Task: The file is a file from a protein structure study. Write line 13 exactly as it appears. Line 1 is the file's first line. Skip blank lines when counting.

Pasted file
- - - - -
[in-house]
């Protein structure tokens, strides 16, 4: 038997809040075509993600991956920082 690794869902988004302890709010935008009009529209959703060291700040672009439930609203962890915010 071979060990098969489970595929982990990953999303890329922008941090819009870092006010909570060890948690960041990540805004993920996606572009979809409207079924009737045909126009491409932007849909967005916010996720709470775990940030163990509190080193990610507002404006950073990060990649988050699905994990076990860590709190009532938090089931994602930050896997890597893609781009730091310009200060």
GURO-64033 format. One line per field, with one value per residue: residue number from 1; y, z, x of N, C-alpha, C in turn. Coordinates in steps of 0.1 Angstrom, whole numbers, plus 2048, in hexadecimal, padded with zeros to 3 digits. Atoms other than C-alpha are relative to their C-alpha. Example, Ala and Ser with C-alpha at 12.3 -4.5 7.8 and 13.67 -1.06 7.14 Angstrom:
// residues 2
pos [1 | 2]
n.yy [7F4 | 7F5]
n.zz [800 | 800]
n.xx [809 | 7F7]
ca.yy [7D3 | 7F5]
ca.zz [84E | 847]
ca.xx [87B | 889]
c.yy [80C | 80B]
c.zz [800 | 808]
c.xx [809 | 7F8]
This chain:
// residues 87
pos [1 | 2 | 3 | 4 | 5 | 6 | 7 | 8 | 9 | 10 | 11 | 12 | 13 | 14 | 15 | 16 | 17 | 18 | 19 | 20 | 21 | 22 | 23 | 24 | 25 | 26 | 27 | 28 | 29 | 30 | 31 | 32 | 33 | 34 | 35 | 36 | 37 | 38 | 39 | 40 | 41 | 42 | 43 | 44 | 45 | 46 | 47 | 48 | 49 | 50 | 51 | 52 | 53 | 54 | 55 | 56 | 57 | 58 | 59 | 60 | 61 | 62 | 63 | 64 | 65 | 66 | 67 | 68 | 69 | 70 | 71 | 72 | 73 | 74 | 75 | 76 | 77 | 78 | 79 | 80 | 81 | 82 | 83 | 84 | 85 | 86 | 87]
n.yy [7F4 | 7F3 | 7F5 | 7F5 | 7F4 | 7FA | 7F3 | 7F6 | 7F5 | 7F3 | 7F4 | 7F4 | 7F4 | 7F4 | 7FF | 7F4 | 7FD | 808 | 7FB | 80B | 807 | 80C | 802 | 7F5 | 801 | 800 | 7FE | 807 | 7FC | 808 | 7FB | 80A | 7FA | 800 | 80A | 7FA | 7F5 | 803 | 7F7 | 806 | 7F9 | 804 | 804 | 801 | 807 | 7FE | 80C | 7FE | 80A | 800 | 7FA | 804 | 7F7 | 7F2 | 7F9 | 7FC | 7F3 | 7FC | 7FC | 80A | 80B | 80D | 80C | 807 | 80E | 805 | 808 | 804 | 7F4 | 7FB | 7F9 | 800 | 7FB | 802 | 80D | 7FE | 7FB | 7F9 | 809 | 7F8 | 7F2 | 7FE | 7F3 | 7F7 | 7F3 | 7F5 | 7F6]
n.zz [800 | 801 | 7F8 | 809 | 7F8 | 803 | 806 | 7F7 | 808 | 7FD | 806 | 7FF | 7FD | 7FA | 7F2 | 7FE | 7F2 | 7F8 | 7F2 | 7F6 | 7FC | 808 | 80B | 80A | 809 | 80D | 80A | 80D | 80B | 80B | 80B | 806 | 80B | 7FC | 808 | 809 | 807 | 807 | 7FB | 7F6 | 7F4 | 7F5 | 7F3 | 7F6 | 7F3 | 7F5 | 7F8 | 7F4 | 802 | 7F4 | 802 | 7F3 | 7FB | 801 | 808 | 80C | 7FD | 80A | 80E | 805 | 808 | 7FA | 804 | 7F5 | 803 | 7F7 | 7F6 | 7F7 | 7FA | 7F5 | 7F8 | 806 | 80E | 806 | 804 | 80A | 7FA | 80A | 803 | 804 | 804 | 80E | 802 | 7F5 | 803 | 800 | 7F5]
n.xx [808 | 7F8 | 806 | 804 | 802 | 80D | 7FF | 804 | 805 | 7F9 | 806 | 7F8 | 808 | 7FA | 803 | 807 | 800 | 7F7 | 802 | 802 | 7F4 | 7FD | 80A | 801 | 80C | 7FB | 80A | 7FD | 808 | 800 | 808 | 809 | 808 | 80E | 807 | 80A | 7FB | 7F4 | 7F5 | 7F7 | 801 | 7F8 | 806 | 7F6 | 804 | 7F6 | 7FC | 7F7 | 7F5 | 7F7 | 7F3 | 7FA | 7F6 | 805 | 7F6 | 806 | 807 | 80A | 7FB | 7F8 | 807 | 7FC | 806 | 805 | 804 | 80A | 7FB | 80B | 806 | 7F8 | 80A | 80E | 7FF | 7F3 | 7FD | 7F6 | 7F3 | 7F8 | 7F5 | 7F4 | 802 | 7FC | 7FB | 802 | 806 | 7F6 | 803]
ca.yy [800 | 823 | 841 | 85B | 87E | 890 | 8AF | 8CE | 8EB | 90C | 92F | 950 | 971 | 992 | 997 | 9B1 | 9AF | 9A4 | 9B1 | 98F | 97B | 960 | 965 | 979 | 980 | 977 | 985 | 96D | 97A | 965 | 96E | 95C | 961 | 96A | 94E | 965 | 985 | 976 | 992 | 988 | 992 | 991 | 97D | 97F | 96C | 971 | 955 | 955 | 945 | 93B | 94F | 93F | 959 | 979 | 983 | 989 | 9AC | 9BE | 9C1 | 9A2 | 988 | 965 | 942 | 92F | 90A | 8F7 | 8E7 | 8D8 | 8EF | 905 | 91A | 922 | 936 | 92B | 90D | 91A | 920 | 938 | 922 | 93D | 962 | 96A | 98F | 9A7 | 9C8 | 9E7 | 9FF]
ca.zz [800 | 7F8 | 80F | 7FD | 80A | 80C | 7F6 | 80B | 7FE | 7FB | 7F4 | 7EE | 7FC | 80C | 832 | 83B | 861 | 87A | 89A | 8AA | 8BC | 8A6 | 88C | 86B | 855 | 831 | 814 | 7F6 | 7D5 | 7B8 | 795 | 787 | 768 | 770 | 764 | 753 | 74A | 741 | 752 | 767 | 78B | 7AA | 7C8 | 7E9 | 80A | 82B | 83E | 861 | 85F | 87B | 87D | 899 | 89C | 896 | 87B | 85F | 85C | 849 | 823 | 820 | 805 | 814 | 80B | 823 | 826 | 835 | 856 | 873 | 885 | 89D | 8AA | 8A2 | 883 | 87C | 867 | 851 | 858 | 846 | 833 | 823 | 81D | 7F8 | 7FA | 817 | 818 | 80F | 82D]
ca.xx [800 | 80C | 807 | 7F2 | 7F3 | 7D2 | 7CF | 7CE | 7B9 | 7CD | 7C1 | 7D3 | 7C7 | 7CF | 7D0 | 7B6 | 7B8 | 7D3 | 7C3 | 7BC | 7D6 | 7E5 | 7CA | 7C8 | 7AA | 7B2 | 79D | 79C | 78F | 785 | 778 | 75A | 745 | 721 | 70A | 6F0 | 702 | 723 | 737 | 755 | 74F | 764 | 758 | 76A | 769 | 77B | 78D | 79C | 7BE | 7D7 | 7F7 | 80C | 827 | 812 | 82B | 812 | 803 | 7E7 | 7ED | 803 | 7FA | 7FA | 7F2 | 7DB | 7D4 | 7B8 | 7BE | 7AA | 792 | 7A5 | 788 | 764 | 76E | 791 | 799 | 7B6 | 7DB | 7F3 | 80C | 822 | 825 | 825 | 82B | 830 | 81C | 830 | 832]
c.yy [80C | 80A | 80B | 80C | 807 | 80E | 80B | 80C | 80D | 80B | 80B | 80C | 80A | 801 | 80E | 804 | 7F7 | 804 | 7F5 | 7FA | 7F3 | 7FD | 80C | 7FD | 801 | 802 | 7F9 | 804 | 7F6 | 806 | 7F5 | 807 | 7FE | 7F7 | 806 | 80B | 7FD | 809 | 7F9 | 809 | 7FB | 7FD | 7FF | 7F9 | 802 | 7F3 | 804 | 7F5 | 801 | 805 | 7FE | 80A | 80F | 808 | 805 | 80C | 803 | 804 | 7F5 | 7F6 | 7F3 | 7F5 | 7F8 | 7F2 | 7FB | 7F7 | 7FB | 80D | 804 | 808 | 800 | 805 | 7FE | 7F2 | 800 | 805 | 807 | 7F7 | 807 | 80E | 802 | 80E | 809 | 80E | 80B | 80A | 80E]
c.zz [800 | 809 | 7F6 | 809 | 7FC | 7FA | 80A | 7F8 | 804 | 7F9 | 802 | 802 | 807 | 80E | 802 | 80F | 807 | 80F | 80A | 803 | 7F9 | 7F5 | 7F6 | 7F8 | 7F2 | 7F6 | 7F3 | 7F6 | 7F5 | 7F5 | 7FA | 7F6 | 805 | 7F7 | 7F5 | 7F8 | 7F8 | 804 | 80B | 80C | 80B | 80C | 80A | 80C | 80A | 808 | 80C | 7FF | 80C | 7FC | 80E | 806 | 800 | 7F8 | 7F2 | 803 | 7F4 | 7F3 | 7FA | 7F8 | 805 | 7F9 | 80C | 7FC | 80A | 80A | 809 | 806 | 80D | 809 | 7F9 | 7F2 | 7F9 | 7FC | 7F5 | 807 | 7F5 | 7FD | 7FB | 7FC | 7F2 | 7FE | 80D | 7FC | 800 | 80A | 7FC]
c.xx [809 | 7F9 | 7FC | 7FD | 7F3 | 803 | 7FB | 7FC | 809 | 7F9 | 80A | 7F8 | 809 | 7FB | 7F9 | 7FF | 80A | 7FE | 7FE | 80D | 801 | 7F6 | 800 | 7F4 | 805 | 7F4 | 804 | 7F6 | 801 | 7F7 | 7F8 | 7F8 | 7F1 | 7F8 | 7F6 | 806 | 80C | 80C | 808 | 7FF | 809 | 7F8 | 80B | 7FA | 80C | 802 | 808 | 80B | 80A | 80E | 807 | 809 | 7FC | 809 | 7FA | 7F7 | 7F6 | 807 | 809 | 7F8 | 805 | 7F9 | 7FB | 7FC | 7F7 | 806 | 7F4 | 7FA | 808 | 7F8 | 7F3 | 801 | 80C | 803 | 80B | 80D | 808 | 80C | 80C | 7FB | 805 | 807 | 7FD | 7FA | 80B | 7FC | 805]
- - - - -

c.zz [800 | 808]